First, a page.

Jigging for NJ Gamefish
New Techniques and Developments Add To This “Tried and True” Way to Fish!
by Tom Vassallo
For those of you as old as I am, you may remember in the movie “The Graduate” starring Dustin Hoffman, the wisdom passed along to him at his college graduation party…”Plastics, Ben…Plastics”. At the time, plastic was exploding as a material for building just about anything. That wisdom moved to many in the fishing industry, and as the saying goes…”the rest is history”. Soon there was an explosion of floating poppers and crank baits that worked well, didn’t rust and would not scratch or dent like their wood counterparts. Yet if you wanted to fish deep, there was one big problem with plastic…it floats.
As soft plastic baits developed, it was necessary to apply weights to those baits to get ’em down where the fish were. You could crimp on a few split shot or a bullet weight, but that didn’t look too natural or overly appealing. That’s where there came an important teaming of an old tried and true method with the new fangled plastics. Crazy jigs with feathery, thin “skirts” were literally “hooked up” with plastics in freshwater for largemouths and became a hit with the freshwater crowd and the pros on the B.A.S.S. circuit.
On the saltwater side of the coin, way back in the day most salty, old-timers swore a bucktail Hopkins with a little fluke belly on the hook was the only “jig” they’d ever need off the surf for fluke and stripers. However, some other enterprising anglers in the bays and ocean, tried hooking a “mister twister” grub to the old round head jigs and this new technique that mimiced the old one began resulting in good catches of stripers, blues and especially big weakies which cemented that jigging technique in the fishing world for good.
Yet jigging for NJ gamefish really took off about 1990 when the new artificially scented baits like “PowerBait” and “Gulp” blew up. These baits represented the evolution of manmade “bio baits”. Unlike plastics, these water-soluble, biodegradable offerings combined fish-attracting scents and tastes with eye-catching colors and shapes. But it is evident that the darned stuff wasn’t going to swim by itself or look particularly appealing without a good presentation system. So anglers soon figured out that the way to get this new stuff to the fish was with weighted jigs. New artificial hair and the development of realistic jig body molds led to a large resurgence in the jig market. If you are jigging for NJ gamefish, on Facebook and belong to a fishing group, it seems like everyone is now getting into the act of making and selling jigs as well as just using them.
Today anglers jigging for gamefish in NJ are presented with a virtually unlimited array of jig products. Here in New Jersey, Stan Gola of “S&S Bucktails” keeps on the cutting edge of jig development. His site http://www.ssbucktails.com is testament to the many types of designs and colors now available in jigs for a wide variety of gamefish. Stan has implemented not only the use of color and body design but is even developing “bigeye” style jigs and has recently implemented the use of sound with his Rattletail line of jigs as well!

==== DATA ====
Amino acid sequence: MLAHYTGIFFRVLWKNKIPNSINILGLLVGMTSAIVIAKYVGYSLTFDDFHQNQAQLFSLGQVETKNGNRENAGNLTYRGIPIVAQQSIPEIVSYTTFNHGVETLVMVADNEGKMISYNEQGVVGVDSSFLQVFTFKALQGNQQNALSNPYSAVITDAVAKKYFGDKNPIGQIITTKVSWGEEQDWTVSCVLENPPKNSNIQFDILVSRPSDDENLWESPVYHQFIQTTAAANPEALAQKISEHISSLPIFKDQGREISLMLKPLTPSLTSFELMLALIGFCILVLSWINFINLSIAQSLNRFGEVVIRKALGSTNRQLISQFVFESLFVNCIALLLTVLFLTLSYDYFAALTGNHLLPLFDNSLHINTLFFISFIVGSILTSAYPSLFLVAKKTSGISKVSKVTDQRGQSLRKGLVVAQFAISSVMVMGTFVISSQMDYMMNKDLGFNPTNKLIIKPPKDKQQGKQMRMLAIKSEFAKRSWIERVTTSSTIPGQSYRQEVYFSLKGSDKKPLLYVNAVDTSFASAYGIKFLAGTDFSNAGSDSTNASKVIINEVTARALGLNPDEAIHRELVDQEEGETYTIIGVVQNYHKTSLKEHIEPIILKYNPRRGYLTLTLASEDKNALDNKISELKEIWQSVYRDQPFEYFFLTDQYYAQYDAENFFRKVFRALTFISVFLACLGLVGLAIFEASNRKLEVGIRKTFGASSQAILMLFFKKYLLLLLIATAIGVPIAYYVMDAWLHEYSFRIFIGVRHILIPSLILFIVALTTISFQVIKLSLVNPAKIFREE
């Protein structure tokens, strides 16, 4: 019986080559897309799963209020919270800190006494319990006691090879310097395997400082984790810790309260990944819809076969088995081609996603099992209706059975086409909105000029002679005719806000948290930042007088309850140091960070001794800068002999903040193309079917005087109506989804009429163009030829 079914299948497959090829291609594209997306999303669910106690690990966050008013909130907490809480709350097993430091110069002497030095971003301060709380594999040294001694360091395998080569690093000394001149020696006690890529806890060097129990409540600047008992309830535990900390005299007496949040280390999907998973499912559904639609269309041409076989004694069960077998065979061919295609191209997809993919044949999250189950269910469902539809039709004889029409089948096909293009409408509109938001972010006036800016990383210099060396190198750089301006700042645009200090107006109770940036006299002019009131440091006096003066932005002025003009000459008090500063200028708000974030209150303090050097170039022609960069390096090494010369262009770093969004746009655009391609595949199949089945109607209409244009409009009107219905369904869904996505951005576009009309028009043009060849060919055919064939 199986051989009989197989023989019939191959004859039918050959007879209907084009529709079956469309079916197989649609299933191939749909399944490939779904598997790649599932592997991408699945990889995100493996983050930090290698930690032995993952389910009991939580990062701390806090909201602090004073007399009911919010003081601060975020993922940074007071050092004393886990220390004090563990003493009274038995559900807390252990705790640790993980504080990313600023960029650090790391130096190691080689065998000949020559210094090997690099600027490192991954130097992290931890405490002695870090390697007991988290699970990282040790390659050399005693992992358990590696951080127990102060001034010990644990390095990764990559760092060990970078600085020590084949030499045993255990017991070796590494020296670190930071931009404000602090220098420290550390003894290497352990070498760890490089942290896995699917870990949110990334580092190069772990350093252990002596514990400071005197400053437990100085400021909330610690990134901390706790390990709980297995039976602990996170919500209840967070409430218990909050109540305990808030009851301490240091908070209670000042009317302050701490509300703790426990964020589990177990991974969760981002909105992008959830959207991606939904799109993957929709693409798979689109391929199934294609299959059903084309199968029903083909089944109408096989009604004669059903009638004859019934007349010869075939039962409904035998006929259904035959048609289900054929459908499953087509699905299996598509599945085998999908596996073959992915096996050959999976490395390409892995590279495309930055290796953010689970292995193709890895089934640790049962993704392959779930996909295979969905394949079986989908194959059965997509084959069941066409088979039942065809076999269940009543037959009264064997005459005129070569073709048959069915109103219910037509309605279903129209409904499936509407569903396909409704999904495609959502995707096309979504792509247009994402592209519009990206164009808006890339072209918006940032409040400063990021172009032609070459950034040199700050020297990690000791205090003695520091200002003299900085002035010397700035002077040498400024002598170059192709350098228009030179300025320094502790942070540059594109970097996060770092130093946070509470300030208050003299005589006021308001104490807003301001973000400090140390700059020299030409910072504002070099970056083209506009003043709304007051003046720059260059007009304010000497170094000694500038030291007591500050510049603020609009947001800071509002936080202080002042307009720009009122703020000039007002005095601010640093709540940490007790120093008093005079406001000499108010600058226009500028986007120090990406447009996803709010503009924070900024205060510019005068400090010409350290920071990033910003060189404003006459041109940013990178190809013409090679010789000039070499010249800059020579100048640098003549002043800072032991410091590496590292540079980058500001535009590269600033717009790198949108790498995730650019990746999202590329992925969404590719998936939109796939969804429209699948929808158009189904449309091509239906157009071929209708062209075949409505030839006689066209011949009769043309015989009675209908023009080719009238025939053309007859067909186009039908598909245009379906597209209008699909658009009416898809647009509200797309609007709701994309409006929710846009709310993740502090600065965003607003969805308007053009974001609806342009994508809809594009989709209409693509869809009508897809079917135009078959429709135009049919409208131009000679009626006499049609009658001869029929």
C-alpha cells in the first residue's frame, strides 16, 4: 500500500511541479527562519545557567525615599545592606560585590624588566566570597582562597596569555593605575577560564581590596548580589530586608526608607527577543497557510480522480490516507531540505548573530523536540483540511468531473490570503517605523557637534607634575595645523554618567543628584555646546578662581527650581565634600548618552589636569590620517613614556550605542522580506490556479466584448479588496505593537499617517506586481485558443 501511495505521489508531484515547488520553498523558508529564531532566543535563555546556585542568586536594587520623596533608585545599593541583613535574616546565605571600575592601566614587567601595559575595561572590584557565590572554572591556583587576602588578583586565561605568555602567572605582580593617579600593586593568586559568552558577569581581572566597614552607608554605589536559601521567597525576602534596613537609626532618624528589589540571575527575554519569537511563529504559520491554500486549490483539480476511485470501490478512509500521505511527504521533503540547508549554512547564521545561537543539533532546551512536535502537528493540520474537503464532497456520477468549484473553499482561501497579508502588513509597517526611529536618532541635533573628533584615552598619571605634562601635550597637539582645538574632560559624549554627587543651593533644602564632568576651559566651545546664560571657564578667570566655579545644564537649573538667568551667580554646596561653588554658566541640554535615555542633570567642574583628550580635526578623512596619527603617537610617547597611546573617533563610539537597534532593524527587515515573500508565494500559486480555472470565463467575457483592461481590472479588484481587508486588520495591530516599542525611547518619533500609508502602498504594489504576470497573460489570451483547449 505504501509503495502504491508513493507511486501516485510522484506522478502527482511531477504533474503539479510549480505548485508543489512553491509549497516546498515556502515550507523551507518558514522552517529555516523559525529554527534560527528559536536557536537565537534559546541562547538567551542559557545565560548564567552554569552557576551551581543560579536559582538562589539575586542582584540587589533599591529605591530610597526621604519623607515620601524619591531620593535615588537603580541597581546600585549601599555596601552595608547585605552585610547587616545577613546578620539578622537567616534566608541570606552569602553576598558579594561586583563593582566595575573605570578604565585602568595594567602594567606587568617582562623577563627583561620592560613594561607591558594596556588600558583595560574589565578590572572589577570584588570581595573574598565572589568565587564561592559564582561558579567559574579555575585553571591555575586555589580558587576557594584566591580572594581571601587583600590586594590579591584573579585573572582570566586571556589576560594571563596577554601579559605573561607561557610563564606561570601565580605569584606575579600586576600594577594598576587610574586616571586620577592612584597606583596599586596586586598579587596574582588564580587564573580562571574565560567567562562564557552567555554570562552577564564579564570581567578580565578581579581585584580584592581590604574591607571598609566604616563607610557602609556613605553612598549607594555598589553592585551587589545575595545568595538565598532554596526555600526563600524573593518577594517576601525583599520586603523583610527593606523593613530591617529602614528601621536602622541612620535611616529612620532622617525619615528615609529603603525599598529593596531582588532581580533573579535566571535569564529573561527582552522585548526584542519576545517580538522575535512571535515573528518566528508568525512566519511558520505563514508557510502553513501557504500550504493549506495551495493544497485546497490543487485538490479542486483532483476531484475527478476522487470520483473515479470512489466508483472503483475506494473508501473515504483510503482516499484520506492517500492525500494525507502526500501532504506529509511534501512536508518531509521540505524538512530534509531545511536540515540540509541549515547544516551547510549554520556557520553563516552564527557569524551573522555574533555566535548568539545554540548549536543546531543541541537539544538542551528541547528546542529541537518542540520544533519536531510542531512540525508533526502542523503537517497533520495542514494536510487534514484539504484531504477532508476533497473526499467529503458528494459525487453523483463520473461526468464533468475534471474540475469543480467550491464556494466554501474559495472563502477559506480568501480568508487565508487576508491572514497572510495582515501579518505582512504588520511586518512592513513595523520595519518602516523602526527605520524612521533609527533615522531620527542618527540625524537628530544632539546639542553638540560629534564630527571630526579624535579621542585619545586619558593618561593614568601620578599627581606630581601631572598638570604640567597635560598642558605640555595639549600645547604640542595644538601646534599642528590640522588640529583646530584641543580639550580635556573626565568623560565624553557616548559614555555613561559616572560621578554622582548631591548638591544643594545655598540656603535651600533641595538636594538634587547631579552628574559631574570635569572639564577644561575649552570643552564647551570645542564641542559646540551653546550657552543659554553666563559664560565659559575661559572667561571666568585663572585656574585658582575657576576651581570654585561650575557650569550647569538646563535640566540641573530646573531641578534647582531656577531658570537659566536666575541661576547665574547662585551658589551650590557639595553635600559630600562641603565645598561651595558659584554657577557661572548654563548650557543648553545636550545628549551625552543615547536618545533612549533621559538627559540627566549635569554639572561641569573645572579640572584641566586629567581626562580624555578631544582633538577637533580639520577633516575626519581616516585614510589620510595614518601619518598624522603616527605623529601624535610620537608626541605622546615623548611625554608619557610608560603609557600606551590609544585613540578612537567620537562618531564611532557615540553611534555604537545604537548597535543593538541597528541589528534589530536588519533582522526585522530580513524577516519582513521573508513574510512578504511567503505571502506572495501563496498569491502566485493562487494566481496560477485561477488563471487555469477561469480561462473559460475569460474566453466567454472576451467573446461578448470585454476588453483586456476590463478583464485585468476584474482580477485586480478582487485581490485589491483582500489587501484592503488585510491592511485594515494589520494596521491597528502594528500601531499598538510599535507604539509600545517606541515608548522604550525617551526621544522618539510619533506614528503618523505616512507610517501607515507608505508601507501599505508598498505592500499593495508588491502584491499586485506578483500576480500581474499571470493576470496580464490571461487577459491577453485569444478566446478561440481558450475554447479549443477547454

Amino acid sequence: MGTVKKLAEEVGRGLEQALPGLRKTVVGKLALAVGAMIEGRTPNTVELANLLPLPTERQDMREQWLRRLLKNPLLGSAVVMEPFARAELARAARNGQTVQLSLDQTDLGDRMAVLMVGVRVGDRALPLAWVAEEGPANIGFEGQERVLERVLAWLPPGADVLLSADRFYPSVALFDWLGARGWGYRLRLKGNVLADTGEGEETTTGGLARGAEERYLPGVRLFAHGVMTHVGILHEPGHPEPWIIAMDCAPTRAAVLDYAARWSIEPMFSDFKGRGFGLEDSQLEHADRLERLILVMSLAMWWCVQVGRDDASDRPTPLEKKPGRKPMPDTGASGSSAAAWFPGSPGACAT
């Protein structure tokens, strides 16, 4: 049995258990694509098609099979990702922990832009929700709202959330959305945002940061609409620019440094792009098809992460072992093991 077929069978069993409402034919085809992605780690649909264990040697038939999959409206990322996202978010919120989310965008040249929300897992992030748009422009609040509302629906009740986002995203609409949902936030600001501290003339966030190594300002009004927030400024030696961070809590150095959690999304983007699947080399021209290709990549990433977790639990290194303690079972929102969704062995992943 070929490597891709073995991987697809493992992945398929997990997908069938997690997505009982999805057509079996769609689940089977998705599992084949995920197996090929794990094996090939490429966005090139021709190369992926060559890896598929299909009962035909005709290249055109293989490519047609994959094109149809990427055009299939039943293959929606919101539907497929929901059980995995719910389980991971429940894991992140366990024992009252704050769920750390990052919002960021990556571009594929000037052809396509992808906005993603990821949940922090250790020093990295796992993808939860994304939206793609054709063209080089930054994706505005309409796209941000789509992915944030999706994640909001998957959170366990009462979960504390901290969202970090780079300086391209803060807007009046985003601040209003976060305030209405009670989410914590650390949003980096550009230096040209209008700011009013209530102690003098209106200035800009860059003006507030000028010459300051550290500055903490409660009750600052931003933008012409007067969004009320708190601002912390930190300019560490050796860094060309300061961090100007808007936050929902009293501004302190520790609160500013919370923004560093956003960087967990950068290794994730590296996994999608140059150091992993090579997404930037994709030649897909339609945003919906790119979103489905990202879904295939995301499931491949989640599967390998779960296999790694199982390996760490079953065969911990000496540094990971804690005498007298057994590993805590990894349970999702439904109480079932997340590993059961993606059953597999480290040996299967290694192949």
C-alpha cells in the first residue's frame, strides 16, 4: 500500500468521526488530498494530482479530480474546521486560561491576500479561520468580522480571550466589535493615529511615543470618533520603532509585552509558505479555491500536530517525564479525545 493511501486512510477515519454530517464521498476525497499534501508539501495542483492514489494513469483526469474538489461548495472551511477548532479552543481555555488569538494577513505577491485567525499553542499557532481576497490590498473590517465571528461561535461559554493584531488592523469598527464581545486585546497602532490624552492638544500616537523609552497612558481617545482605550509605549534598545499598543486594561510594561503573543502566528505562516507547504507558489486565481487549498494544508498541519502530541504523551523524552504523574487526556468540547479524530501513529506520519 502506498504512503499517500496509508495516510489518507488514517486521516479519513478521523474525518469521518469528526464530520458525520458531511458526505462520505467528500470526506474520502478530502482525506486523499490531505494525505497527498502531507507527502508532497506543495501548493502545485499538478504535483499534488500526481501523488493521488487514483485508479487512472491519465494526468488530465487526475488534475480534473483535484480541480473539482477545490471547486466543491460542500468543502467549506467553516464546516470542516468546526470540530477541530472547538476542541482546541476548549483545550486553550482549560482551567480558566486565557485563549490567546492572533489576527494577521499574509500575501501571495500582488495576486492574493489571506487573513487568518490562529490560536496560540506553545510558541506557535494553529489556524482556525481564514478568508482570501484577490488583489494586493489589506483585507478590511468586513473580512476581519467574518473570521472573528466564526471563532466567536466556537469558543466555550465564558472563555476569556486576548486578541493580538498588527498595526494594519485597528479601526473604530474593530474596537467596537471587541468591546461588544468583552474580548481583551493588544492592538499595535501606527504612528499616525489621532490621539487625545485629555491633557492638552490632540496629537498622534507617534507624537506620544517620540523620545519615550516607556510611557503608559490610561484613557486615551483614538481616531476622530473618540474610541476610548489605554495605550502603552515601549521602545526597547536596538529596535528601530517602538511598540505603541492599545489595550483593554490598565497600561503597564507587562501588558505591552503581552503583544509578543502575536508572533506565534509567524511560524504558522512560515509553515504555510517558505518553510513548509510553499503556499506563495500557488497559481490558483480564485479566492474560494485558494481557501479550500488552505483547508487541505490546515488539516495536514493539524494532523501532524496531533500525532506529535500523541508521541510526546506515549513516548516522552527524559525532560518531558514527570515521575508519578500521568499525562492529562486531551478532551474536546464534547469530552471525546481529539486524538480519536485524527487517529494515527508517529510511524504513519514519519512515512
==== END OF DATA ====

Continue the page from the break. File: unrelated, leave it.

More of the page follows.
Studies have shown that many fish are not only attracted visually to baits, but also to the sound of their favorite prey. Both large and small crustaceans create clicking sounds by either their movements or contacting bottom objects such as rocks and other crustaceans. Many years ago, my father-in-law told me to use live grass shrimp when fishing for weakfish, since they actually hear the clicking of the shrimp as they move through the water. I guess he was on the right track! Striped bass, bluefish, tautog, sea bass and fluke all consume many types of crustaceans (that they love to spit out on the deck of your boat!). At S&S, Stan has developed a “Rattletail” jig that mimics these sounds. The jig implements small internal “rattles” to produce a clicking sound when fished. Many of the postings of fish I’ve seen on Facebook taken with the “S&S Rattletail” confirm that this technique works very well!
Even though many jigs are designed to be fished by themselves, I have found that the addition of plastics, biobaits and live baits will all add to the effectiveness of your jig. One of the hottest techniques in tautog jigging is to use a wobble jig or “tidaltails” jig with a piece of green crab or a very small crab on the jig hook. The crab is placed on the hook through the leg socket as you would on a plain hook. Smaller crabs should have the jig hook placed through a back leg and out the back of the shell to keep it upright on the jig with its legs moving. This jig/bait combination has recently resulted in the taking of some very large “tog”.
So, whether you are fishing for stripers, fluke, tog, sea bass or another species it may be time for you to “get jiggy wid’ it” and tie on one of these new jigs. It will dress up your live bait or add some proper presentation to your “Gulp” baits. Now get out there jig some fish!